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  1. Challenges facing the teaching of law through the medium of Welsh Dr Catrin Fflur Huws Prifysgol Cymru Aberystwyth University of Wales Aberystwyth

  2. 1. The exclusion of the Welsh Language from the Law • Act of Union 1536 “Also be it enacted by the authority aforesaid, that all Justices, Commissioners, Sheriffs, Coroners, Escheators, Stewards and their Lieutenants, and all other Officers and Ministers of the Law, shall proclaim and keep the Sessions Courts, Hundreds, Leets, Sheriffs Courts and all other Courts in the English Tongue and all Oaths of Officers, Juries and Inquests, and all other Affidavits, Verdicts and Wagers of Law to be given and done in the English Tongue; and also that from henceforth no Person or Persons that use the Welsh Speech or Language shall have or enjoy any Manner, Office or Fees within this Realm of England, Wales or other the King's Dominion, upon Pain of forfeiting the Same Offices or Fees unless he or they use and exercise the English Speech or Language.”

  3. 1. The exclusion of the Welsh Language from the Education System • Reports of the Commissioners of Inquiry on the State of Education in Wales. 1848

  4. 2. Twentieth Century Resurgence - Law • Right to speak Welsh in Courts of Law • Welsh Courts Act 1942 • Welsh Language Act 1967 • Welsh Language Act 1993

  5. 2. Twentieth Century Resurgence - Education • Flourishing of Welsh medium primary and secondary schools since the first primary school opened in Aberystwyth in 1939. • Education Reform Act 1988 made Welsh a Core subject on the National Curriculum and must therefore be taught as a subject to all schoolchildren up to the age of 16.

  6. 2. Twentieth Century Resurgence - Government • National Assembly for Wales • Must enact all legislation bilingually • Likely to lead to a situation where one version of the legislation must be enacted bilingually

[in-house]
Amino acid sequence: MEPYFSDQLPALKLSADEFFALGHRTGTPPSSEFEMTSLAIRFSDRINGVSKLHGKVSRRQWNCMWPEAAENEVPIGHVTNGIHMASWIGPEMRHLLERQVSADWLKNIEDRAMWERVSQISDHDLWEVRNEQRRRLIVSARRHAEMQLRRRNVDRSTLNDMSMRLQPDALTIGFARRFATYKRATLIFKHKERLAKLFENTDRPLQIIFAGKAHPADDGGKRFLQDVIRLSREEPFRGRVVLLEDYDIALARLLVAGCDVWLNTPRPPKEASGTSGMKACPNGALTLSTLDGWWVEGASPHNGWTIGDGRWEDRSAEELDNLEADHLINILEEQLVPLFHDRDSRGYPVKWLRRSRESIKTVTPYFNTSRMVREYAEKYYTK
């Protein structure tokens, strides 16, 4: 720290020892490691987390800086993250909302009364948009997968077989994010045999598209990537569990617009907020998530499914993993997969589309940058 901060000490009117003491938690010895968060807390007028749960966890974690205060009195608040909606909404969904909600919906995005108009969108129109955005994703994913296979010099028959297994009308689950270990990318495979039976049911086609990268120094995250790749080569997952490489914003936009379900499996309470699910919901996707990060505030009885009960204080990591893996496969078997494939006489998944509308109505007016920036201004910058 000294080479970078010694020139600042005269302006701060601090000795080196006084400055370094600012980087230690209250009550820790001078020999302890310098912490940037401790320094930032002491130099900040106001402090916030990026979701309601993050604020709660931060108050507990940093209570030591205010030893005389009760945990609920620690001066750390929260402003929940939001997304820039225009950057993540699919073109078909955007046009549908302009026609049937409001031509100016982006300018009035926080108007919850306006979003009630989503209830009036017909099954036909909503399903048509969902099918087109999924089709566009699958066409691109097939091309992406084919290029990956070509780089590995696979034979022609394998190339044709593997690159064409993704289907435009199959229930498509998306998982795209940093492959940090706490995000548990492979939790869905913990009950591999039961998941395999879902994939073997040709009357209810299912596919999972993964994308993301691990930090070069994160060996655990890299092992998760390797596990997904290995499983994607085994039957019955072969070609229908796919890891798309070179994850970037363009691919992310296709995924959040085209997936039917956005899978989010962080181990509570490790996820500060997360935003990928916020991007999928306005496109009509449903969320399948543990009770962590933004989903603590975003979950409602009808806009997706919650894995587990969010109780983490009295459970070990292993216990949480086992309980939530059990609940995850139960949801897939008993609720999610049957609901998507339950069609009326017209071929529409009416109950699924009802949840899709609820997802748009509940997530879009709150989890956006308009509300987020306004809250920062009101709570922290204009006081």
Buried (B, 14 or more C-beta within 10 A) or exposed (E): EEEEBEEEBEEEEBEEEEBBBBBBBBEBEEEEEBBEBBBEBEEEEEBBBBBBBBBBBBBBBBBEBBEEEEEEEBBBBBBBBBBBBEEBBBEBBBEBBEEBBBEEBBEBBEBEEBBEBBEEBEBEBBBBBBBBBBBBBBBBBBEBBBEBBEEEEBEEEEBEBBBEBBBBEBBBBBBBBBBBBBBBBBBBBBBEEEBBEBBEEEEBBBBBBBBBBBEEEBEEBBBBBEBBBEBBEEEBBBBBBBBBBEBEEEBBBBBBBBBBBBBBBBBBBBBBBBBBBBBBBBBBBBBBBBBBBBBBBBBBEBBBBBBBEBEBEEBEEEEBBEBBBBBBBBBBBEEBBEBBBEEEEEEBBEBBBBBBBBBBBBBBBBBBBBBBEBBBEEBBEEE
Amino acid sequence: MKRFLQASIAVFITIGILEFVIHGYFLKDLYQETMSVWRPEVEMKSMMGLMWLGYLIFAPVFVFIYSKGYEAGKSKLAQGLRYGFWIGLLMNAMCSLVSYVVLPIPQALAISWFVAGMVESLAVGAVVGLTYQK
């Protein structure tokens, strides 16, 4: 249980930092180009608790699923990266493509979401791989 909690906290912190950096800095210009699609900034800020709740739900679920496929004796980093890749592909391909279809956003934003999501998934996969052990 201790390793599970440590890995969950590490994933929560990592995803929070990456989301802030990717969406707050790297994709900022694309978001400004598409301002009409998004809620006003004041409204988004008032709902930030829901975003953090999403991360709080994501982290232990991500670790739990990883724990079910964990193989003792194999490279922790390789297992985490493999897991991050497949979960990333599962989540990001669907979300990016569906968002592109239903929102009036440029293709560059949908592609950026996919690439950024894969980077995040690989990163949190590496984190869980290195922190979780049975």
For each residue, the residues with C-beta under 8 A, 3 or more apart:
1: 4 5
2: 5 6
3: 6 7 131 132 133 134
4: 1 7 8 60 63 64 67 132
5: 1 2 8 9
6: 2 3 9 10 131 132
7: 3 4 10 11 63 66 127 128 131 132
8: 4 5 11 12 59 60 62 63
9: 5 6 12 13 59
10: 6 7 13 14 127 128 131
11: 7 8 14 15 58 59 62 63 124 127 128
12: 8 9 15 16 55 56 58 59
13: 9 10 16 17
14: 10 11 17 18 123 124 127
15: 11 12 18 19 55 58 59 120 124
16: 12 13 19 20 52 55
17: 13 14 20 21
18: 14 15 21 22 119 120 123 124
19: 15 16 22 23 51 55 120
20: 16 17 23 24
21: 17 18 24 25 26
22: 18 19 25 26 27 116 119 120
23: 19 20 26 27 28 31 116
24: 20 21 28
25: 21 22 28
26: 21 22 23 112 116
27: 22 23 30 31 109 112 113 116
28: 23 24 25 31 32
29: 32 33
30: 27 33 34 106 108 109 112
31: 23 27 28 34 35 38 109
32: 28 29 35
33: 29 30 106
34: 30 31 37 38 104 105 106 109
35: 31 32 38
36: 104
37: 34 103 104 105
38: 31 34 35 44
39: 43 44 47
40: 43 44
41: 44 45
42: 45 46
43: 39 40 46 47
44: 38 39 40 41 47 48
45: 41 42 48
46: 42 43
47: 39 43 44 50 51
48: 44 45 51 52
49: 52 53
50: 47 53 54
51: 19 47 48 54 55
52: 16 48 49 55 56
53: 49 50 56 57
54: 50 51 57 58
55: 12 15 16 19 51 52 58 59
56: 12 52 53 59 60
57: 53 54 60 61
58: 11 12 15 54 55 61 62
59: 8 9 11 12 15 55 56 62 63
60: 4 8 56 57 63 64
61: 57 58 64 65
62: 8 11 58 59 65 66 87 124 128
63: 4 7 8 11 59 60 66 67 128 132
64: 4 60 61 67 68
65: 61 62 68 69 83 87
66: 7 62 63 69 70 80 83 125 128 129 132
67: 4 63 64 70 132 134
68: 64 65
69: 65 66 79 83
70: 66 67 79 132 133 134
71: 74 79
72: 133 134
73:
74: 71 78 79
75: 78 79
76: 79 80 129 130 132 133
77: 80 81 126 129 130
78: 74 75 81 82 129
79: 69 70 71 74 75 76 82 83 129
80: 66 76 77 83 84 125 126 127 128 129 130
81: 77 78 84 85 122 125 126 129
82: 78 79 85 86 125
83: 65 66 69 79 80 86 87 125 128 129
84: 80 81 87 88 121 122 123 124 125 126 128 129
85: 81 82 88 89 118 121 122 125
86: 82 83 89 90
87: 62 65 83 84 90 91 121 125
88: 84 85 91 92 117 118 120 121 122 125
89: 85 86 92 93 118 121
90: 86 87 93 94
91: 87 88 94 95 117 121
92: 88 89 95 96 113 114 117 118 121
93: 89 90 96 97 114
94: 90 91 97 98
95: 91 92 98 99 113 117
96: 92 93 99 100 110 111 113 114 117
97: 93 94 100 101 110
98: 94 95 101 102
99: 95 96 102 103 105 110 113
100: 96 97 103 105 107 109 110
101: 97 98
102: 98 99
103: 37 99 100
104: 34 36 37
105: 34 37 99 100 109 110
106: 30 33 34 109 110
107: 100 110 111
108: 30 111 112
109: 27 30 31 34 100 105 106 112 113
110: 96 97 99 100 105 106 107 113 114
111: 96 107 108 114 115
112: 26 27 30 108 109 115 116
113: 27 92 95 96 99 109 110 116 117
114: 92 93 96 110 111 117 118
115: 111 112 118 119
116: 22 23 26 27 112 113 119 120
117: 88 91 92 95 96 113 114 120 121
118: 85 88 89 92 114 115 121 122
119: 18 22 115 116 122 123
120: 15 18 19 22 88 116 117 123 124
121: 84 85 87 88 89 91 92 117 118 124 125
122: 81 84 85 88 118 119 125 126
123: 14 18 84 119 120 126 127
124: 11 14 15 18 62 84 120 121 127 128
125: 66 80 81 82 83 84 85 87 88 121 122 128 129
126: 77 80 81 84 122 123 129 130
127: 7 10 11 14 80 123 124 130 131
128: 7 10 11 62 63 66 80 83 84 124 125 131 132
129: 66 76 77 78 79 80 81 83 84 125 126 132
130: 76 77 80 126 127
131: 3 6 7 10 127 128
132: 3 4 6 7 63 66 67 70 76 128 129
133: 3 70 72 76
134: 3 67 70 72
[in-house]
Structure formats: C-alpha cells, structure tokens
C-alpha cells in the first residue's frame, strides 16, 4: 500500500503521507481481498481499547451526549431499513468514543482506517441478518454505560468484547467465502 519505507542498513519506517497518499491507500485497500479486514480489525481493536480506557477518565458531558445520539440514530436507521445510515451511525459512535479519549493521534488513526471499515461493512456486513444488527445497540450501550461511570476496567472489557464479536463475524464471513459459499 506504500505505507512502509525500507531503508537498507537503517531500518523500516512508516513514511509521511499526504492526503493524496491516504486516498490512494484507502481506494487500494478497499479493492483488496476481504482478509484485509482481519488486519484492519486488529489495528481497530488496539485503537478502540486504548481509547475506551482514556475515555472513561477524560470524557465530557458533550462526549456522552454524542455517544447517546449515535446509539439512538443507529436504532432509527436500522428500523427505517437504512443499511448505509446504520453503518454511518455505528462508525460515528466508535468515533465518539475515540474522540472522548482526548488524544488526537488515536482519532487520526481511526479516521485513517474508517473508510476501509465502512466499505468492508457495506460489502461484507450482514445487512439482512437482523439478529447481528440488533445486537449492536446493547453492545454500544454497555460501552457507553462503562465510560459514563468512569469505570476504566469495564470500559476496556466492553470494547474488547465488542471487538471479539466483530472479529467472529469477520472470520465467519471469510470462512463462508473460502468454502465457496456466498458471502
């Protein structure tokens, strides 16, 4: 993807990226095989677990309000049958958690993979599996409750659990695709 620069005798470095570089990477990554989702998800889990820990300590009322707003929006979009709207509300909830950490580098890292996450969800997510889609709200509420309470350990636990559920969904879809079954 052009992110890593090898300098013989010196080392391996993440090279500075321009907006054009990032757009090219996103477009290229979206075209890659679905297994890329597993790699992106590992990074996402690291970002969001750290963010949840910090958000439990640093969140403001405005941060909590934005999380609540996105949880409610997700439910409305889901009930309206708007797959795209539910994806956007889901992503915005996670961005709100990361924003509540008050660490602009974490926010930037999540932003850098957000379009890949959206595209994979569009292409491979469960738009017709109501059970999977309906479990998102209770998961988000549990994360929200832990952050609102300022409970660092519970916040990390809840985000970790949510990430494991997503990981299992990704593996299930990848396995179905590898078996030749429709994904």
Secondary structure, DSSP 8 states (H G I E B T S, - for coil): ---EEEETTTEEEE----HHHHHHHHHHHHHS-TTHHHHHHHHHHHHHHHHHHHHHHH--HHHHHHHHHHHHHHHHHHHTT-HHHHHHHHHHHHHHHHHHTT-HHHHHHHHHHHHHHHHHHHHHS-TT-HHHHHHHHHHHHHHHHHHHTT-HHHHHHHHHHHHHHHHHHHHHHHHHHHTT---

7. 3. Current situation • Law • Welsh used in courts across Wales on a regular basis • Court users requesting wills, contracts, conveyancing etc to be conducted in Welsh • Education • Children receiving education in Welsh up to the age of 18, and there is therefore an effort being made by the federal Universities of Wales and the National Assembly for Wales to continue this into higher education

  8. 4. Challenges - resources • Lack of resources in the form of legislation • Lack of resources in the form of case precedents • Lack of resources in the form of textbooks • Lack of terminology • Mixed language teaching – lectures in English while seminars are in Welsh • Need for staff to be able to teach bilingually across wide range of subjects

  9. 4. Challenges - attitudes • Viewing learning through Welsh as a disadvantage if one wishes to practise law in England/elsewhere • Perceived to be more difficult, something that is compounded by the lack of resources • Lack of confidence to complete assignments through the medium of Welsh • Historical perception that English is the natural language of the law • Perception that Welsh is not often used even within the law in Wales

  10. 5. Responses • Welsh is used increasingly in the courts • National Assembly requires lawyers and linguists • National Assembly likely to have wider range of legislative powers • Education is bilingual not monolingual Welsh • Law is easier not more difficult in Welsh